The Cinema of Gosho Heinosuke

The Cinema of Gosho Heinosuke

Laughter through Tears
Arthur Nolletti, Jr.
Distribution: World
Publication date: 3/24/2005
Format: paper 352 pages, 37 b&w photos
6.125 x 9.25
ISBN: 978-0-253-21725-7
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Description

“The elegant, graceful, and deeply humanistic cinema of Gosho Heinosuke has found its perfect English-language explication in this equally elegant, graceful, and humanistic study by Arthur Nolletti. A director of wide-ranging interests, Gosho was at his strongest in stories of ordinary Japanese life. Like Mizoguchi he had a particular strength and sensitivity to women’s issues; like Ozu he was a delicate yet piercing commentator on middle-class life. But he had a voice and style of his own, and Nolletti is careful to define and describe this sensibility in telling detail.” —David Desser

Through close readings of the most significant films of Gosho Heinosuke and descriptions of their historical, social, and industrial contexts, Arthur Nolletti illuminates the work of this important director. The careful attention Gosho gave to even the smallest gestures and nuances of character and emotion is matched by the breadth of Nolletti’s research and the depth of his understanding. His analysis illustrates the important influence of Gosho’s unique style and sensibility on cinematic form in Japan and beyond.

Author Bio

Arthur Nolletti, Jr. is Professor of English at Framingham State College. He is editor of The Films of Fred Zinnemann, co-editor of Reframing Japanese Cinema (Indiana University Press, 1992), and author of numerous articles on film.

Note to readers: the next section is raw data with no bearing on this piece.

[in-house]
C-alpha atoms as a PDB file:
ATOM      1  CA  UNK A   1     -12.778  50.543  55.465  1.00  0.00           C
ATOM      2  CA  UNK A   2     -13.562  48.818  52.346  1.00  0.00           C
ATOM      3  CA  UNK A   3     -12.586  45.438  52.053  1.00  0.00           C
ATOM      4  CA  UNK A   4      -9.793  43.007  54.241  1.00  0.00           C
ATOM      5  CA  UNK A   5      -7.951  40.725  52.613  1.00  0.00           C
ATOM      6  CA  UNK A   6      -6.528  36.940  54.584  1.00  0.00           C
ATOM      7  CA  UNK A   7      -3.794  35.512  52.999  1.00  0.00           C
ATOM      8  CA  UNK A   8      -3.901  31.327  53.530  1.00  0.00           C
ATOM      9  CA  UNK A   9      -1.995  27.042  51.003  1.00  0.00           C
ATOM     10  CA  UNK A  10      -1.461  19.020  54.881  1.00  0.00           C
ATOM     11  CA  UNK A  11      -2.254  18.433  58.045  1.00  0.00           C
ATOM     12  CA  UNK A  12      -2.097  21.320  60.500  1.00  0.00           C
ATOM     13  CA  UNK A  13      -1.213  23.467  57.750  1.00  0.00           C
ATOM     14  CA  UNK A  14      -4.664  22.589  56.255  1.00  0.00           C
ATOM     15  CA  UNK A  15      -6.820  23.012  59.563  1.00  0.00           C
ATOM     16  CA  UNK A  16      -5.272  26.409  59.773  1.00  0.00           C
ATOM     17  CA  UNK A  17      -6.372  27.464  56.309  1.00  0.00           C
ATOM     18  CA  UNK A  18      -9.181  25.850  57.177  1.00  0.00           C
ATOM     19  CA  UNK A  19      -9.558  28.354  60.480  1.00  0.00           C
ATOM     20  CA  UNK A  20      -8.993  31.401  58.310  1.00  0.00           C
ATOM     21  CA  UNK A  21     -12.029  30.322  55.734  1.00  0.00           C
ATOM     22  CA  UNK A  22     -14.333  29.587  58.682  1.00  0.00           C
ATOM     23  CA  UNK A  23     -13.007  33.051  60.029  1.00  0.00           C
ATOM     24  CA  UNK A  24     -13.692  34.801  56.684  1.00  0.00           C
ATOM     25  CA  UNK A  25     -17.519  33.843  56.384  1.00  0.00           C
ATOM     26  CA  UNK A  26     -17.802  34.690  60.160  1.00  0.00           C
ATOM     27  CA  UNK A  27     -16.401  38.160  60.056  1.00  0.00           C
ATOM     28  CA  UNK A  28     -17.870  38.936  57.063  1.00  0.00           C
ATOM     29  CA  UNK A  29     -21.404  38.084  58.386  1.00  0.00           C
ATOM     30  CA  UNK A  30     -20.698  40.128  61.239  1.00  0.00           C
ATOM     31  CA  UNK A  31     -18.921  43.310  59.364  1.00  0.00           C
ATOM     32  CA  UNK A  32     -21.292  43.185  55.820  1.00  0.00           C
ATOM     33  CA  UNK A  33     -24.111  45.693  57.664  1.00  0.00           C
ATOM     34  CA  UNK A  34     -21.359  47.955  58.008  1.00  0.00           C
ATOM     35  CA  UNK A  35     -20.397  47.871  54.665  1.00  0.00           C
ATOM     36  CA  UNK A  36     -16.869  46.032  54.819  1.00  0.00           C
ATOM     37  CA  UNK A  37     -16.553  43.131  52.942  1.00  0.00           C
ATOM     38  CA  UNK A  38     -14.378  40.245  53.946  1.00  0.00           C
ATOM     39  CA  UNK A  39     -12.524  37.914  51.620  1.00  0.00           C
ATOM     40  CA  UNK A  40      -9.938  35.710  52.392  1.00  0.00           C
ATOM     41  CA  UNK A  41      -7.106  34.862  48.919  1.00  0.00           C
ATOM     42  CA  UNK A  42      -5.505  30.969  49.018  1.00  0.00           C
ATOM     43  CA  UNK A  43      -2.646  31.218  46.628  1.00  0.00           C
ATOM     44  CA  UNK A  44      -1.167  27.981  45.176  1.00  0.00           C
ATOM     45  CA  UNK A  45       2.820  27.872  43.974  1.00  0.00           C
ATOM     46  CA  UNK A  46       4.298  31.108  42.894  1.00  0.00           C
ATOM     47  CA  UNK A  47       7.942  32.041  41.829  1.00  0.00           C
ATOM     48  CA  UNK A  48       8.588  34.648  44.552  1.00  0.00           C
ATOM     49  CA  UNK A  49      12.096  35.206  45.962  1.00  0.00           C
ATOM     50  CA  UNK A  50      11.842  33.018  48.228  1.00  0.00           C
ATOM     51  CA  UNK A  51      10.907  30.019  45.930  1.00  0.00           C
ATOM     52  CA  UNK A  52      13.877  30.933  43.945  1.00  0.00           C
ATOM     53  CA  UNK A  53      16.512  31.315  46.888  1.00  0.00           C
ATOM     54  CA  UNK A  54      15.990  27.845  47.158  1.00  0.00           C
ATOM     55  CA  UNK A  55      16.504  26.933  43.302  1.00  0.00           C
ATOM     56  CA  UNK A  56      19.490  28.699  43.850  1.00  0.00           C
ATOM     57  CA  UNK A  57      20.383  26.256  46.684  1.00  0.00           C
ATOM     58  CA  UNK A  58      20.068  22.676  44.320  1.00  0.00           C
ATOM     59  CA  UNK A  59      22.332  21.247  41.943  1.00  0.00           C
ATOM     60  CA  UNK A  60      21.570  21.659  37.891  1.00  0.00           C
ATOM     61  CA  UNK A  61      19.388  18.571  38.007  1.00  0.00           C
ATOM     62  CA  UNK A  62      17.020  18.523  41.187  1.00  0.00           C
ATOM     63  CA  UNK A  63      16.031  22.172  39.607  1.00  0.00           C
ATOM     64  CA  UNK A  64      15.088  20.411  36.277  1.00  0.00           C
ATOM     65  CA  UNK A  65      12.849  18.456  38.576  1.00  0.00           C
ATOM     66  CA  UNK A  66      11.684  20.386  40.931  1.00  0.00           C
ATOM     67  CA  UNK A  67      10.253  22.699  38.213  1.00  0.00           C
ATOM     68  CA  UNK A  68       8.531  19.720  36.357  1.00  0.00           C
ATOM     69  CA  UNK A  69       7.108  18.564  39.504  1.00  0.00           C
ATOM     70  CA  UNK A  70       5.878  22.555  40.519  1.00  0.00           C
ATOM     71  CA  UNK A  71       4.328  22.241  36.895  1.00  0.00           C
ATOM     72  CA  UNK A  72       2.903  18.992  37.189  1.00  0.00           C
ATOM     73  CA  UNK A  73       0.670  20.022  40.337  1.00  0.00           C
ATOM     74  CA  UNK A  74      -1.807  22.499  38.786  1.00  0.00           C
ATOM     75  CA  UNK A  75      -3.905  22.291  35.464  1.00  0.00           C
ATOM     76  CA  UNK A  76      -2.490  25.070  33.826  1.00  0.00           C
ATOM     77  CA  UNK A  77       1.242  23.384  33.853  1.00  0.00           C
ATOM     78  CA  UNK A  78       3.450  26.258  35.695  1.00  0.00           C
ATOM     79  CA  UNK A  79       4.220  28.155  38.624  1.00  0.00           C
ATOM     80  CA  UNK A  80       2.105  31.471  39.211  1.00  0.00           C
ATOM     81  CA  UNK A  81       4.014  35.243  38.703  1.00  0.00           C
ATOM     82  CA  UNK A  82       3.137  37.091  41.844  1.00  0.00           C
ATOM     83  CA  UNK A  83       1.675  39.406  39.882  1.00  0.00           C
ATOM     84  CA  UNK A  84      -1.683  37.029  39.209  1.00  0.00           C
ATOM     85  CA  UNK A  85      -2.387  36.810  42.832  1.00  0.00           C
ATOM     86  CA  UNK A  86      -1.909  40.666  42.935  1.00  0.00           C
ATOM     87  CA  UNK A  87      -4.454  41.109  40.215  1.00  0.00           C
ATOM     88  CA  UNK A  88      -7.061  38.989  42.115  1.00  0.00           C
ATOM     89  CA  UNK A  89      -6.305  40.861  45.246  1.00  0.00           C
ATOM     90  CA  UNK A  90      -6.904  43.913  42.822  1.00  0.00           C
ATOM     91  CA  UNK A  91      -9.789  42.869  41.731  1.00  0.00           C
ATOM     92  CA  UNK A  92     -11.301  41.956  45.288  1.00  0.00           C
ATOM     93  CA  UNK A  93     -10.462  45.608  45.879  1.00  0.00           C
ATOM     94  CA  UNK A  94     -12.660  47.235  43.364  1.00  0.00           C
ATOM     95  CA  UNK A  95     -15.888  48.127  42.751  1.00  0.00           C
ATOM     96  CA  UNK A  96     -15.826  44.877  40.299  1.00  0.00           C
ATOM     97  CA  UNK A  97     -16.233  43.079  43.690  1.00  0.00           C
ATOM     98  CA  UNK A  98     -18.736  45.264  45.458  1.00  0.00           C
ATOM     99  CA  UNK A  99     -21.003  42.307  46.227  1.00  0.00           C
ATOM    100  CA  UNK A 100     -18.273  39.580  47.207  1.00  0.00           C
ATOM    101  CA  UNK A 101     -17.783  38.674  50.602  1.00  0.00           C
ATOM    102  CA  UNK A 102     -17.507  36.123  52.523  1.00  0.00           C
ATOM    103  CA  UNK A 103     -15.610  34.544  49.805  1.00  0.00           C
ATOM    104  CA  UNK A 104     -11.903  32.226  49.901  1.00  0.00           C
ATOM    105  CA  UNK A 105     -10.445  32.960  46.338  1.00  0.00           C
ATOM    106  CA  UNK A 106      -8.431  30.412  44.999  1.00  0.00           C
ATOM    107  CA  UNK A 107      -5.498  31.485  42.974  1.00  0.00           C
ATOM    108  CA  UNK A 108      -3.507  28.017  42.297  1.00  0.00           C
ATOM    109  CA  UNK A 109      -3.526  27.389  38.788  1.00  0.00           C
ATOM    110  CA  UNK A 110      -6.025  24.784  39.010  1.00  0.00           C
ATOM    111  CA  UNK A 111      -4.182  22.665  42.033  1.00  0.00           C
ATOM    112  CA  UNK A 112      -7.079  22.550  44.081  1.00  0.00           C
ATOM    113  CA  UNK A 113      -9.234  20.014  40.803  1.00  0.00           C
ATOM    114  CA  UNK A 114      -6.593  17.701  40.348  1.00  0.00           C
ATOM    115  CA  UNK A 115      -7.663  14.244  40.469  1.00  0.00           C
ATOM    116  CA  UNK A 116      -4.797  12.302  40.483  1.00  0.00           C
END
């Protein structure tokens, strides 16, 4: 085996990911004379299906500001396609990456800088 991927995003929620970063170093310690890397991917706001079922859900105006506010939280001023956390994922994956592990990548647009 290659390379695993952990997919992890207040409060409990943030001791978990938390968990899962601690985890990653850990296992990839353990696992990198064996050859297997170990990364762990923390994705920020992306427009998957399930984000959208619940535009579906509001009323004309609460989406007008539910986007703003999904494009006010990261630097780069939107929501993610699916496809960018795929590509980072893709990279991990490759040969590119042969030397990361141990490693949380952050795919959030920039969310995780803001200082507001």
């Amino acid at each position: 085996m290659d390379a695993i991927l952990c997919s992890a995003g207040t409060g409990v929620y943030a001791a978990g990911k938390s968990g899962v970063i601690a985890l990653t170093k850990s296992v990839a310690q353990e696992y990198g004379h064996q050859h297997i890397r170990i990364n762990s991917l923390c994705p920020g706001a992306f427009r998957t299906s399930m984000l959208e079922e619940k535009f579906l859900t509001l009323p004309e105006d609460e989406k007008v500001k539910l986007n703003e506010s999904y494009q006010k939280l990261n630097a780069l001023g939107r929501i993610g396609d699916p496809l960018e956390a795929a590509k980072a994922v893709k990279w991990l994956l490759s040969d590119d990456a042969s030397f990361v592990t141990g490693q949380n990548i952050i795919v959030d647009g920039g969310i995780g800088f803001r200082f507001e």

Reviews

"With this work Nolletti (English, Framingham State College) closes a gap in the anglophone literature on the history of Asian cinema. . . . Nolletti's intention is that this book, which includes a useful filmography, will inspire further research on this great filmmaker, and it is certain to do so. Summing Up: Essential. Readers at all levels." —Choice , December 2005

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Table of Contents

Acknowledgments
Introduction
1. Gosho and
Shomin Comedy in the 1930s
2.
Dancing Girl of Izu (1933) and the Junbungaku Movement
3.
Woman of the Mist (1936): Blending the Shomin-geki, Shitamachi, and Romantic Melodrama
4.
Once More (1947) and Gosho's Romanticism in the Early Occupation Period
5.
Where Chimneys Are Seen (1953): A New Kind of Shomin-geki
6. An Inn at Osaka (1954): Money, Democracy, and Limited Knowledge
7.
Growing Up (1955): Adapting the Meiji-mono, Reconfiguring the Shomin-geki
8. The Late 1950s: New Challenges and the Quest to Create
9. Gosho in the 1960s: Changing Times, Undiminished Mastery
Appendix: Three Films
Notes
Filmography: Gosho Heinosuke
Selected Bibliography
Index